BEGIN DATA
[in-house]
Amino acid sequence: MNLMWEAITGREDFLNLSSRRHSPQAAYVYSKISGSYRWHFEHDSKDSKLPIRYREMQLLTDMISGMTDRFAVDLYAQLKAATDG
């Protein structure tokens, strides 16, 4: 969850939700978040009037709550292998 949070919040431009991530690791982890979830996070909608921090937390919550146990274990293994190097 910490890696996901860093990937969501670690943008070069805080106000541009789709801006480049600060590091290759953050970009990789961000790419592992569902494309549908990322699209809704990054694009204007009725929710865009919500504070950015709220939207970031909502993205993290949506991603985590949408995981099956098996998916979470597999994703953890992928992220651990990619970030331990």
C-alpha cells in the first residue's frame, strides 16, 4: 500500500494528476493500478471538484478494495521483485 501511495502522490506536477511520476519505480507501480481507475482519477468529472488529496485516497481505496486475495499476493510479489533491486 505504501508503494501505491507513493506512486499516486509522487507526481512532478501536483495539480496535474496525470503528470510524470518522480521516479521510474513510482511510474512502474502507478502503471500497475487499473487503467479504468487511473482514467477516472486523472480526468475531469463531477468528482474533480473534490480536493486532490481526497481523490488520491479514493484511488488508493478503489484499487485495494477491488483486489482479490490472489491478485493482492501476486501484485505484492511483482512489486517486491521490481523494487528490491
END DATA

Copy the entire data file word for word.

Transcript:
[in-house]
Amino acid sequence: MNLMWEAITGREDFLNLSSRRHSPQAAYVYSKISGSYRWHFEHDSKDSKLPIRYREMQLLTDMISGMTDRFAVDLYAQLKAATDG
């Protein structure tokens, strides 16, 4: 969850939700978040009037709550292998 949070919040431009991530690791982890979830996070909608921090937390919550146990274990293994190097 910490890696996901860093990937969501670690943008070069805080106000541009789709801006480049600060590091290759953050970009990789961000790419592992569902494309549908990322699209809704990054694009204007009725929710865009919500504070950015709220939207970031909502993205993290949506991603985590949408995981099956098996998916979470597999994703953890992928992220651990990619970030331990």
C-alpha cells in the first residue's frame, strides 16, 4: 500500500494528476493500478471538484478494495521483485 501511495502522490506536477511520476519505480507501480481507475482519477468529472488529496485516497481505496486475495499476493510479489533491486 505504501508503494501505491507513493506512486499516486509522487507526481512532478501536483495539480496535474496525470503528470510524470518522480521516479521510474513510482511510474512502474502507478502503471500497475487499473487503467479504468487511473482514467477516472486523472480526468475531469463531477468528482474533480473534490480536493486532490481526497481523490488520491479514493484511488488508493478503489484499487485495494477491488483486489482479490490472489491478485493482492501476486501484485505484492511483482512489486517486491521490481523494487528490491